ADHD expert Edward M. Hallowell, M.D., has written two books that suggest that you don’t need a diagnosis of ADHD to suffer from ADHD symptoms. In a recent book, Driven to Distraction at Work, Hallowell examines a term he first coined in 1994, Attention Deficit Trait, or ADT, which he also called “a severe case of modern life.” He used the term to describe what he observed to be an increasingly common problem in the workplace:
“ADT differs from ADD or ADHD in that it is caused by the context in which it occurs, while true ADD and ADHD are genetic in origin. That means ADT comes and goes: you may have it during the week, but not on weekends or on vacation.”
In an earlier book, Crazy Busy, Dr. Hallowell points out that life today (both at work and elsewhere) tends to create an “external environment” that makes it difficult for almost anyone to focus and set priorities.
The subtitle of Crazy Busy is “Overstretched, Overbooked, and About to Snap!” That pretty much sums up why many crazy busy people feel like they have ADHD – but, most of the time, they don’t.
Attention Deficit Trait Leading to Bad Habits
Attention Deficit Trait (ADT) is not caused by the neurochemistry in a person’s brain. However, people develop ADT to cope with the stresses in their lives. So ADT symptoms actually help them in the short term!
But here’s the problem – ADT symptoms tend to sneak up on us. Gradually, over time, they may solidify into some bad habits.
If you have ADT symptoms, you may find that you don’t focus on things either on or off the job. You don’t get things done on time. You may develop such poor habits that you’re this way even when life slows down and becomes less stressful.
Without even knowing it, you find yourself in what Hallowell refers to as a non-stop mental traffic jam in which it’s always rush hour.
Attention Deficit Trait Symptoms
By now, you may be wondering if you have Attention Deficit Traits. Since modern life induces ADT, most of us have at least some symptoms! Here is a partial list of symptoms:
- Heightened distractibility and a persistent feeling of being rushed or in a hurry.
- A mounting feeling of how superficial your life has become – that you have lots to do, but no depth of thought or feeling.
- An inability to sustain lengthy and full attention to a thought, a conversation, even a sunset – almost anything, even when you try.
- A tendency to hop from task to task, idea to idea, even place to place.
- A tendency to feel overwhelmed, even when, in reality, you’re not.
- Difficulty in fully enjoying pleasant moments and genuine achievements.
- A feeling of loss of control over your own life and a nagging feeling of “What am I missing?”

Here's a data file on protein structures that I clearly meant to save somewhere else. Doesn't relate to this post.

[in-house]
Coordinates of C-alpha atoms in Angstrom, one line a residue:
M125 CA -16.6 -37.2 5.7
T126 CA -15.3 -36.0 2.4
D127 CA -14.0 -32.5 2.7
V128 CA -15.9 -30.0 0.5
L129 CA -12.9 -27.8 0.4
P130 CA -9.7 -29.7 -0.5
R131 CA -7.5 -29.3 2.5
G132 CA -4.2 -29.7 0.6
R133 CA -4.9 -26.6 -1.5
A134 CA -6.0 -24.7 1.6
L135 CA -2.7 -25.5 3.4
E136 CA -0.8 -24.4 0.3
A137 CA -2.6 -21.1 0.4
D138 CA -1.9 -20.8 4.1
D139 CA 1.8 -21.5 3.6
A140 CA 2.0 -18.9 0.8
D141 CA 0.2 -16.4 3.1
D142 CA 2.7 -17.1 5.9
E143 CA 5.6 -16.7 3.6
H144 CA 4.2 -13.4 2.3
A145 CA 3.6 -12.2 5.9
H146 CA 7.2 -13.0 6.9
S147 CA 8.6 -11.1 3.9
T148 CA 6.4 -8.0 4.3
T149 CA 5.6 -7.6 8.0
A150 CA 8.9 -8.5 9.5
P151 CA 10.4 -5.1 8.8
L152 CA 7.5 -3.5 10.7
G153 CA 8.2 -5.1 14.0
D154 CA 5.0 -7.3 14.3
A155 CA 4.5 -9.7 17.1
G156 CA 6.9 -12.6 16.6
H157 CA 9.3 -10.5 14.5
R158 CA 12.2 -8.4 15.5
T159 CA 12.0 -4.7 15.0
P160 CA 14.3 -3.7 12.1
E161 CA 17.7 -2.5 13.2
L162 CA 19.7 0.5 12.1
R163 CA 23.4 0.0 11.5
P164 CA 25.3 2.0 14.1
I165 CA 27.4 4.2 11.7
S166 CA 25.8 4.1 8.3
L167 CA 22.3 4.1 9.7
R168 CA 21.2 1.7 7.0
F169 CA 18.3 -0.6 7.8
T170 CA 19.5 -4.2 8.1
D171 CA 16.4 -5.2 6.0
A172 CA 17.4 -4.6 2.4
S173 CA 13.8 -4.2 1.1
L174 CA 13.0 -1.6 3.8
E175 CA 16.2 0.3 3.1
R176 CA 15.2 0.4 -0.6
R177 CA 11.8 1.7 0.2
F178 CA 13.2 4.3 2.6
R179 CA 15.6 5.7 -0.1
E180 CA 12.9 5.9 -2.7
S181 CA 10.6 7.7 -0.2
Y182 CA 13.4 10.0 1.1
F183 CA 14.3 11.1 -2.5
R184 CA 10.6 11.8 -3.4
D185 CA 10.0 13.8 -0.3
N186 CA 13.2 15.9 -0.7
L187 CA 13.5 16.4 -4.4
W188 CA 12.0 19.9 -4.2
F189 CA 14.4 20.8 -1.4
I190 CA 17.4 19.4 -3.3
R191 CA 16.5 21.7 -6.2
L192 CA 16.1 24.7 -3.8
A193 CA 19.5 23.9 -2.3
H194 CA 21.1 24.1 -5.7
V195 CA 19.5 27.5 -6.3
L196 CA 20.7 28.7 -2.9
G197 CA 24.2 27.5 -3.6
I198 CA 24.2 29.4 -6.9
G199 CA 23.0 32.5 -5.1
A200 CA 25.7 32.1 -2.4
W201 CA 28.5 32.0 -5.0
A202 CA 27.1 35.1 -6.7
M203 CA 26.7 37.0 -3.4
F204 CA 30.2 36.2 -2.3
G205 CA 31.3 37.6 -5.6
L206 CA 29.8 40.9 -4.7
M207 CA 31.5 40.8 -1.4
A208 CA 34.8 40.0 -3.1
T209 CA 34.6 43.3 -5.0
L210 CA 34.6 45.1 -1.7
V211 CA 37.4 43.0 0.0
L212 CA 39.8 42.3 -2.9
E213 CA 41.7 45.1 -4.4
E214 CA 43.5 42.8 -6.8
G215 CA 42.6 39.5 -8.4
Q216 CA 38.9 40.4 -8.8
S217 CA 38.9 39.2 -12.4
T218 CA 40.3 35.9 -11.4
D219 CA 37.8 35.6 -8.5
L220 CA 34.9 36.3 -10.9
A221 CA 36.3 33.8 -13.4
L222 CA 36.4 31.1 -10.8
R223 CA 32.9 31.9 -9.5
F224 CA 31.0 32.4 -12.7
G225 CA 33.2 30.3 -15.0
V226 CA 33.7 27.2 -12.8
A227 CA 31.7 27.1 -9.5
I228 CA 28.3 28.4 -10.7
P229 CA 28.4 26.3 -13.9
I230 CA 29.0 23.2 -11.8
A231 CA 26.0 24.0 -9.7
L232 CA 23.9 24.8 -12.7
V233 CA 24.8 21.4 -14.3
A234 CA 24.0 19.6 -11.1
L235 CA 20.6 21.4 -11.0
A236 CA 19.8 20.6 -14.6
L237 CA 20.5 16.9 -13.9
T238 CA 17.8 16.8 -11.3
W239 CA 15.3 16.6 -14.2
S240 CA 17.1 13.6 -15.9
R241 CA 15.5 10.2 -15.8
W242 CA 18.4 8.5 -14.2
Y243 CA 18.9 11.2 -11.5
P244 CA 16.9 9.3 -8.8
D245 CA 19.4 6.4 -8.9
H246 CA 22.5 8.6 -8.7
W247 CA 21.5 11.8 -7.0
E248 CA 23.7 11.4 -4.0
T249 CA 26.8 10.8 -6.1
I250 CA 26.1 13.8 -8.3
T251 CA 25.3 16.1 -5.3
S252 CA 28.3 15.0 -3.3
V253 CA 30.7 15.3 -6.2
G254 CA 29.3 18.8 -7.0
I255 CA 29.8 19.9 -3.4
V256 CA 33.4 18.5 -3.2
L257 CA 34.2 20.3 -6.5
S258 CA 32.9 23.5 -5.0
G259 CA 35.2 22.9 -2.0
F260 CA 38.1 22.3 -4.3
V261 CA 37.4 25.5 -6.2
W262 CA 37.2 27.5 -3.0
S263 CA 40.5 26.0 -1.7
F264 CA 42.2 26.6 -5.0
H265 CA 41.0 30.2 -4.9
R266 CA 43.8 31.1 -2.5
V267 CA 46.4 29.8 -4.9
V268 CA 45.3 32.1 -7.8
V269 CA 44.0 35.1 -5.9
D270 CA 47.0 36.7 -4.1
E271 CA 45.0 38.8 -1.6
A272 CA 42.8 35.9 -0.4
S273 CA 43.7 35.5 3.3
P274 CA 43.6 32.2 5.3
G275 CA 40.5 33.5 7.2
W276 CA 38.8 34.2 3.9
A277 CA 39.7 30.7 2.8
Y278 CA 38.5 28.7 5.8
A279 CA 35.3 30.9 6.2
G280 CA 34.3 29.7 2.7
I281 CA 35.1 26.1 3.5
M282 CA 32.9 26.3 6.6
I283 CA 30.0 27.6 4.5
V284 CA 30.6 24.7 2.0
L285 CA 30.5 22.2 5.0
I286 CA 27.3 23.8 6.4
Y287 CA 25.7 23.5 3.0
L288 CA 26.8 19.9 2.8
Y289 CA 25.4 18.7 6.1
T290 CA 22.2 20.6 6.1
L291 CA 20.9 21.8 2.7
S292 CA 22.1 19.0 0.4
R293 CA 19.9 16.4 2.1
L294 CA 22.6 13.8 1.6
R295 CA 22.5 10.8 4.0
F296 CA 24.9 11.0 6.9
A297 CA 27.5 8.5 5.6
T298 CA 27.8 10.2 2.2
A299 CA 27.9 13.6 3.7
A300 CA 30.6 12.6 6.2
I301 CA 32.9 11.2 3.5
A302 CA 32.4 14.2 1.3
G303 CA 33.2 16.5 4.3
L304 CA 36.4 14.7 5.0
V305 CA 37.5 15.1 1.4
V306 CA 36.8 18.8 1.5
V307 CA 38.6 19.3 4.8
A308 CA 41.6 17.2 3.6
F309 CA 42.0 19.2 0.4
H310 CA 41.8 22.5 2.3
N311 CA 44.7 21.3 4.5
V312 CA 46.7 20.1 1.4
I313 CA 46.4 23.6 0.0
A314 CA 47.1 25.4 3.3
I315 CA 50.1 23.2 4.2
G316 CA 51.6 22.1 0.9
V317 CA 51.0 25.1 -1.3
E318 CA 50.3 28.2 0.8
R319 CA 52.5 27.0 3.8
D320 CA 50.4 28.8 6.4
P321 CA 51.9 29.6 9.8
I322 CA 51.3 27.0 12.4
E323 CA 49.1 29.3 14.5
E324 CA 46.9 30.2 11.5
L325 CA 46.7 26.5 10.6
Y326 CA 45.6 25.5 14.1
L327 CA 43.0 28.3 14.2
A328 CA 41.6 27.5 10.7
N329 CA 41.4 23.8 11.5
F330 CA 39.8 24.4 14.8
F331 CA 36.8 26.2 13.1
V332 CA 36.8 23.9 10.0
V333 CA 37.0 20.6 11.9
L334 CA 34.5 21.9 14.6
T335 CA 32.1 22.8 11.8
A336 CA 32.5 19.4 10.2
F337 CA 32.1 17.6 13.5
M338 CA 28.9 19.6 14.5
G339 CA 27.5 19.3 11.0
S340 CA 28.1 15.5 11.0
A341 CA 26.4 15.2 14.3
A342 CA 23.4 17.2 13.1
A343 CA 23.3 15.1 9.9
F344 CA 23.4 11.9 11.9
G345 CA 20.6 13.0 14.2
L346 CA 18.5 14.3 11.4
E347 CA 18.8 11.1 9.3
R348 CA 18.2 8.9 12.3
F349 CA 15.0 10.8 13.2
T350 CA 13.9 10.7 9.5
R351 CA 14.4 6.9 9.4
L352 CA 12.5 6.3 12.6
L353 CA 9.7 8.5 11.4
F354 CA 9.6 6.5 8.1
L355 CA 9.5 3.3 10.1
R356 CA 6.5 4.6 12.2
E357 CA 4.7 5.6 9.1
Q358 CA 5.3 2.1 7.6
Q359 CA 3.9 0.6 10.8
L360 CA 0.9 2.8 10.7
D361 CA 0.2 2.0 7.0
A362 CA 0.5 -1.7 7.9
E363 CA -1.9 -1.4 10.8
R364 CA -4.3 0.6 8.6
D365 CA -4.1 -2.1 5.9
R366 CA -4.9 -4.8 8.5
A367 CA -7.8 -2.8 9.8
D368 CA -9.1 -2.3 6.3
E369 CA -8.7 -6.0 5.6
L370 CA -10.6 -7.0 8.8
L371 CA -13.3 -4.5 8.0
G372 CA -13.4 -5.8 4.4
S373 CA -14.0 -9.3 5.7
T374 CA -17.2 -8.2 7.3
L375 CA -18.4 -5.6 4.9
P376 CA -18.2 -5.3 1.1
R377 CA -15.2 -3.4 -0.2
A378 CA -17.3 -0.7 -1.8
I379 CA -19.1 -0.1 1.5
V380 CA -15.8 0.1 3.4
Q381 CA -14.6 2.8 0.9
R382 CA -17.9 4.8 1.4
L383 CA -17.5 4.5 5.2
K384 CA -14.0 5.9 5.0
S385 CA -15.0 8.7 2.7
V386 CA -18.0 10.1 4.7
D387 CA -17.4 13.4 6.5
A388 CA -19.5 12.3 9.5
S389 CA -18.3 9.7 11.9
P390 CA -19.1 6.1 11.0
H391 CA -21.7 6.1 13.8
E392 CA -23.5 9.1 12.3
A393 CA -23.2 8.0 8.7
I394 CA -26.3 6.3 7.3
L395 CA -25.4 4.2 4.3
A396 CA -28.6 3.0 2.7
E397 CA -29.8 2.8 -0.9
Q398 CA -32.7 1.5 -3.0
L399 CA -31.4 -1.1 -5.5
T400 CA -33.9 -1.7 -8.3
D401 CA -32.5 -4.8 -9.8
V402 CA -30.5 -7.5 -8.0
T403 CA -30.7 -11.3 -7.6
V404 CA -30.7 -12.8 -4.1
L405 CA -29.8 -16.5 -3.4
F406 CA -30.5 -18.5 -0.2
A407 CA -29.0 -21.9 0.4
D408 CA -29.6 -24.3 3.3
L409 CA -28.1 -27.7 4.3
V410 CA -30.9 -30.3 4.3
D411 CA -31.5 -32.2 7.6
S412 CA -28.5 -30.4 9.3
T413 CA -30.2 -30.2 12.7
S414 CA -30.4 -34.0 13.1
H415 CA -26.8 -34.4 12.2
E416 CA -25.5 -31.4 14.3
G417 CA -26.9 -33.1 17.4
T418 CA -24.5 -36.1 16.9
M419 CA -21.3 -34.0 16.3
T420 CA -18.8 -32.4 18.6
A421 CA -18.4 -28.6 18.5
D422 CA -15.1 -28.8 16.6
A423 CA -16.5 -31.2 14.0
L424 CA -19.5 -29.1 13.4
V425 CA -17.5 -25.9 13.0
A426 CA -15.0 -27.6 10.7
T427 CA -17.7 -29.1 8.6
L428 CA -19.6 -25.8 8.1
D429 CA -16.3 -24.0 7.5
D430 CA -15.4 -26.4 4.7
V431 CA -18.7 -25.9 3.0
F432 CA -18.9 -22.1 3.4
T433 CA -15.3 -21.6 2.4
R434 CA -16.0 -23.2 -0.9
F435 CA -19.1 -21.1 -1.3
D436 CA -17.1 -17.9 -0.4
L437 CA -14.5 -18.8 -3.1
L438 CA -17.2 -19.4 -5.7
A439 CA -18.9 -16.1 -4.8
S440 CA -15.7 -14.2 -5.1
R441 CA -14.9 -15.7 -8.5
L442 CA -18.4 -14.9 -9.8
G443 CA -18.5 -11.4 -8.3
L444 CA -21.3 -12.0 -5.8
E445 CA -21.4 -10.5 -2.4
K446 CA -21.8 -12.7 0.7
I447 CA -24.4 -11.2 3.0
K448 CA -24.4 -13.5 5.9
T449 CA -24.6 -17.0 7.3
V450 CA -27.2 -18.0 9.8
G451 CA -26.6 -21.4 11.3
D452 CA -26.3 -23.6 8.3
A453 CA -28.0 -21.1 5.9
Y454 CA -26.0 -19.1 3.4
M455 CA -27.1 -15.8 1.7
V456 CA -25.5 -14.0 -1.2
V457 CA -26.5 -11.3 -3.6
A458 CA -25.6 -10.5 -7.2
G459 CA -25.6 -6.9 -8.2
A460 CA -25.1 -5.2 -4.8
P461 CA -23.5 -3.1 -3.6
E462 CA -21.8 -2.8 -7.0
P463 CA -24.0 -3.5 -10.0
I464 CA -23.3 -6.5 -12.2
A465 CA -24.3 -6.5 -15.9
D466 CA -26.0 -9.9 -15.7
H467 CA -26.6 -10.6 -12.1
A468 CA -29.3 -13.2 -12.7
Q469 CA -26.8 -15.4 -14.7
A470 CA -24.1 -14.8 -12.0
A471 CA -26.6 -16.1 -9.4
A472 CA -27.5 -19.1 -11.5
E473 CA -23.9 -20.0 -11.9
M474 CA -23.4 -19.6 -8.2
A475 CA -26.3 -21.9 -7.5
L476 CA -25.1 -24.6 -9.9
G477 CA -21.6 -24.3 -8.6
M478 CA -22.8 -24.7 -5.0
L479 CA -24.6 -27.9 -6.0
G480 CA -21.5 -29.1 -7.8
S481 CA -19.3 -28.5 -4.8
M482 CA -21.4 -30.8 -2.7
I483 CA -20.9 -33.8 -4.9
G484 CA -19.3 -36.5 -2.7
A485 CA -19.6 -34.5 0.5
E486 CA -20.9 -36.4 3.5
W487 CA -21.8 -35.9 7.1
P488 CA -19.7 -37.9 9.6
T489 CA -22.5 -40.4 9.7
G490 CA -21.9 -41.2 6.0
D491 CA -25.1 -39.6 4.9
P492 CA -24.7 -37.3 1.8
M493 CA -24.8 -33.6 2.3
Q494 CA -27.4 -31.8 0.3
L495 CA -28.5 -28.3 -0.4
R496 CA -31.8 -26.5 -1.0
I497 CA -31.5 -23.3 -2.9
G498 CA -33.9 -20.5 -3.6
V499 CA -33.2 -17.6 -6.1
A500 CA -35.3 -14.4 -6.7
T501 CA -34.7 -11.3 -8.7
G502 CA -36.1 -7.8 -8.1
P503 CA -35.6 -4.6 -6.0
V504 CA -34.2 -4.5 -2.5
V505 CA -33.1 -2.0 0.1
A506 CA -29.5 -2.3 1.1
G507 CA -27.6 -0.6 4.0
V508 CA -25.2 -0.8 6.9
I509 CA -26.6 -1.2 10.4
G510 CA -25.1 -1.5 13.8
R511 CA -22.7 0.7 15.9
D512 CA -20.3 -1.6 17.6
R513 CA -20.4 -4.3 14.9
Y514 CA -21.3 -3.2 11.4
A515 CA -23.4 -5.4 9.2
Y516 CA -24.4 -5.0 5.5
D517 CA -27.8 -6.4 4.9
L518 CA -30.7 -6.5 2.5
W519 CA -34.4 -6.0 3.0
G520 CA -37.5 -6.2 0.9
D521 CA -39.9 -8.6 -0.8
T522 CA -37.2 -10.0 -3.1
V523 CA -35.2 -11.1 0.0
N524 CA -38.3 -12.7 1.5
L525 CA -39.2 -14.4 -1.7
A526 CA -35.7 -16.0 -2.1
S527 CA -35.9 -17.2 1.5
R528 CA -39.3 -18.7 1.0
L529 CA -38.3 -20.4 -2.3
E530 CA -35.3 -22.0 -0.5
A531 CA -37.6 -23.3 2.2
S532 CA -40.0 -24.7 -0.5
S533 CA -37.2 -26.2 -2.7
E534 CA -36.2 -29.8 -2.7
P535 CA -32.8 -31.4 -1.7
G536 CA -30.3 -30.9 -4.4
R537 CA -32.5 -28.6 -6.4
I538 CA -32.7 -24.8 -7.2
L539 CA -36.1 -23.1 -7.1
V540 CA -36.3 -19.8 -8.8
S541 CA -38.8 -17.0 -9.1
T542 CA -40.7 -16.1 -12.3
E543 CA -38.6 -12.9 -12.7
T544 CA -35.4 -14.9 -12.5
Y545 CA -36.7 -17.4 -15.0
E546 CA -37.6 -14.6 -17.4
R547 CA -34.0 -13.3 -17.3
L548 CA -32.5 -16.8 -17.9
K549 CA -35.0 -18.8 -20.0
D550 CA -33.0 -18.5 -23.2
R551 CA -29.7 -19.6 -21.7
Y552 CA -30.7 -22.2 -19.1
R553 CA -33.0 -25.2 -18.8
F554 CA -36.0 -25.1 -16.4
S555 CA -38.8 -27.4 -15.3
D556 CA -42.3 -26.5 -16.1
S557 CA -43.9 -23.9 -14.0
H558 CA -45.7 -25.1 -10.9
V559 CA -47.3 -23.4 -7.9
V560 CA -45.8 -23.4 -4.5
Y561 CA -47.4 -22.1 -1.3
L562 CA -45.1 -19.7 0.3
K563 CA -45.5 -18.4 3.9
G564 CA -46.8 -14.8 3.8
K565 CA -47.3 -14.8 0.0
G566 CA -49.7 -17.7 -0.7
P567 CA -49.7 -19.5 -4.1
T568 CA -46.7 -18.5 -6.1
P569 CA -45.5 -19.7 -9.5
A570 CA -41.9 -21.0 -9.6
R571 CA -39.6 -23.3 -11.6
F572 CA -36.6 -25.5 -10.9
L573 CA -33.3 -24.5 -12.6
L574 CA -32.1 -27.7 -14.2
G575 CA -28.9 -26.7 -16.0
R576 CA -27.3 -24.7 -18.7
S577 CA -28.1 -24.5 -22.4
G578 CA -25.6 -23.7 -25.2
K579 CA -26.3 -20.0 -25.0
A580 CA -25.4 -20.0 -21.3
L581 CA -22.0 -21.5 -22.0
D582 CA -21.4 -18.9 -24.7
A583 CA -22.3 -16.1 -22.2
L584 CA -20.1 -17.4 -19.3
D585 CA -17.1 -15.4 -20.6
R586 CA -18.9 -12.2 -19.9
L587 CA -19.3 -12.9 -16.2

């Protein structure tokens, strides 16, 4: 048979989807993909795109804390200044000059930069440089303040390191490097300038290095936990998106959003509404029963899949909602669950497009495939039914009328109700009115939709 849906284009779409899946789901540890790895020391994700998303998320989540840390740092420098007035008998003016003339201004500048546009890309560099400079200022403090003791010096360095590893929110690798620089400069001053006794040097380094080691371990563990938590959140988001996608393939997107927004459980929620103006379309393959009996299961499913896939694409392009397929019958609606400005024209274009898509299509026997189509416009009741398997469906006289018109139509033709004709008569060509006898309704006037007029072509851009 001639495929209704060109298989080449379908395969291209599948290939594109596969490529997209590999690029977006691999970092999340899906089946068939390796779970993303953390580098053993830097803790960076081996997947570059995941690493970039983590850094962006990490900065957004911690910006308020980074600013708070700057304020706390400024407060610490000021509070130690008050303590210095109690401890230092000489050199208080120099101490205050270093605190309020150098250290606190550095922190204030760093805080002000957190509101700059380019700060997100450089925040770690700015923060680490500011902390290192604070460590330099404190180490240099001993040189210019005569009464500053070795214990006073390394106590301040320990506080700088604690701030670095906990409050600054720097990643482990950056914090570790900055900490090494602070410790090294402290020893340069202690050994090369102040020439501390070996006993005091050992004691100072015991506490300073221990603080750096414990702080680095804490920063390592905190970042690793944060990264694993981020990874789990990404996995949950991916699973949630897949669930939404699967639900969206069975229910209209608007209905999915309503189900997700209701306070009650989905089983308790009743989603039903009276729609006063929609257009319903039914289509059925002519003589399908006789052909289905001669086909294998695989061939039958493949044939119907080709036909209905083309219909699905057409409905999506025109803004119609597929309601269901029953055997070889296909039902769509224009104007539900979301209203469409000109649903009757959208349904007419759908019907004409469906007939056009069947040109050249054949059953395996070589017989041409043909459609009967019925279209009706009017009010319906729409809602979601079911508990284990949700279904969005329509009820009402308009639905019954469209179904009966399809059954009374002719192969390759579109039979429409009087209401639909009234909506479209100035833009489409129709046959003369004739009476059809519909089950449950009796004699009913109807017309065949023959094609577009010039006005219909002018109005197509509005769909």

- A growing, compulsive need for frequent electronic “hits,” for example, checking emails, sending and receiving texts, Googling random topics, etc.
If you’re experiencing any of these symptoms, don’t think of them as trivial or normal. Take action to get ADT under control!
Getting Attention Deficit Trait Under Control
The first step in getting ADT under control and becoming more focused and productive is to recognize and acknowledge that you have ADT symptoms.
Depending on the severity of your symptoms, you may need to seek professional help from a coach, a therapist, or another specialist. Your focus should be on regaining control over your thinking, emotions, and actions.
Your ADT symptoms may be mild, moderate, severe, or even addictive. For example, you may just feel a little more anxious than you used to feel. But if your anxiety is severe, you might not be able to enjoy a holiday meal with family members. You may find yourself thinking about that assignment that’s due tomorrow or the text messages you didn’t respond to while dinner was being served.
Internet Addiction – A Serious ADT Habit
If your internet usage is a little excessive, you may feel only slightly less focused and productive at work. However, when internet usage is very excessive, it can severely affect your focus and productivity. In fact, it can result in actual internet addiction.
One of my college freshman coaching clients watched YouTube, read fan fiction, played occasional video games, and did other “non-productive” internet activities for 30 – 50 hours per week during his first semester in college. Due to his Advanced Placement (AP) credits and high test scores, he was enrolled in second-year classes in his major. However, he withdrew from two college courses midway through the first semester due to internet addiction. He simply couldn’t keep up with assignments and was in danger of failing both subjects.
Excessive use of electronics used to be a joke. But it’s now a fast-growing, major disorder that adversely affects focus and productivity. In other words, it’s one of the most serious ADT symptoms. For individuals with ADHD, Autism Spectrum Disorder (ASD), and/or a genetic predisposition to addictions, excessive internet usage is even more risky.
If internet usage is destructive to a person’s personal, educational, or professional life and they feel unable to control the problem, it controls their thinking and emotions. That’s the point at which they have a severe, or possibly even an addictive, internet usage problem. They will need professional help from a mental health specialist and other resources to get their internet behaviors under control.
Developing a Plan for Managing Your Attention
If you’re having issues with managing your attention, even if you don’t have ADHD, we can help you develop a plan to be more focused, efficient, and productive. We can help you break your ADT habits and achieve at your highest level. Just contact us today for a free consultation to see how coaching can help!